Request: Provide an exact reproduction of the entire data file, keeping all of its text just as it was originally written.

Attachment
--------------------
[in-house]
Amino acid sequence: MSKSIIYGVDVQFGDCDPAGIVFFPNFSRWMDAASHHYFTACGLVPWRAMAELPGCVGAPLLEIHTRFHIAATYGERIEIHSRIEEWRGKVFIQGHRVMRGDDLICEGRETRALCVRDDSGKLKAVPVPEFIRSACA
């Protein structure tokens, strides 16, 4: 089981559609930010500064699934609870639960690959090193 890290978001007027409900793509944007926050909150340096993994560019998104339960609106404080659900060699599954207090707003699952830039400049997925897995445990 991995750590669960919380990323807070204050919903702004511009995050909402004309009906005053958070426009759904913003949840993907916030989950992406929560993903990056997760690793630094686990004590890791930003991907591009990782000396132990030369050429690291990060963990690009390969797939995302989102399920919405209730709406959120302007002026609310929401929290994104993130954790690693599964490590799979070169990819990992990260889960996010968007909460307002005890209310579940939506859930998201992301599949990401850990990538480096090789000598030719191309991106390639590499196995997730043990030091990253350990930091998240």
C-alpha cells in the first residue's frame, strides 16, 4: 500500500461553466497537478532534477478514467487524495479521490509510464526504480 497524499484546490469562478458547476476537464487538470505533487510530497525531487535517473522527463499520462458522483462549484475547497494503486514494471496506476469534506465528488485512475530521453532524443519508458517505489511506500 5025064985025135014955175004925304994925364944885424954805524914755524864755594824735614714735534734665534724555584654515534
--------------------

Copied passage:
[in-house]
Amino acid sequence: MSKSIIYGVDVQFGDCDPAGIVFFPNFSRWMDAASHHYFTACGLVPWRAMAELPGCVGAPLLEIHTRFHIAATYGERIEIHSRIEEWRGKVFIQGHRVMRGDDLICEGRETRALCVRDDSGKLKAVPVPEFIRSACA
């Protein structure tokens, strides 16, 4: 089981559609930010500064699934609870639960690959090193 890290978001007027409900793509944007926050909150340096993994560019998104339960609106404080659900060699599954207090707003699952830039400049997925897995445990 991995750590669960919380990323807070204050919903702004511009995050909402004309009906005053958070426009759904913003949840993907916030989950992406929560993903990056997760690793630094686990004590890791930003991907591009990782000396132990030369050429690291990060963990690009390969797939995302989102399920919405209730709406959120302007002026609310929401929290994104993130954790690693599964490590799979070169990819990992990260889960996010968007909460307002005890209310579940939506859930998201992301599949990401850990990538480096090789000598030719191309991106390639590499196995997730043990030091990253350990930091998240």
C-alpha cells in the first residue's frame, strides 16, 4: 500500500461553466497537478532534477478514467487524495479521490509510464526504480 497524499484546490469562478458547476476537464487538470505533487510530497525531487535517473522527463499520462458522483462549484475547497494503486514494471496506476469534506465528488485512475530521453532524443519508458517505489511506500 5025064985025135014955175004925304994925364944885424954805524914755524864755594824735614714735534734665534724555584654515534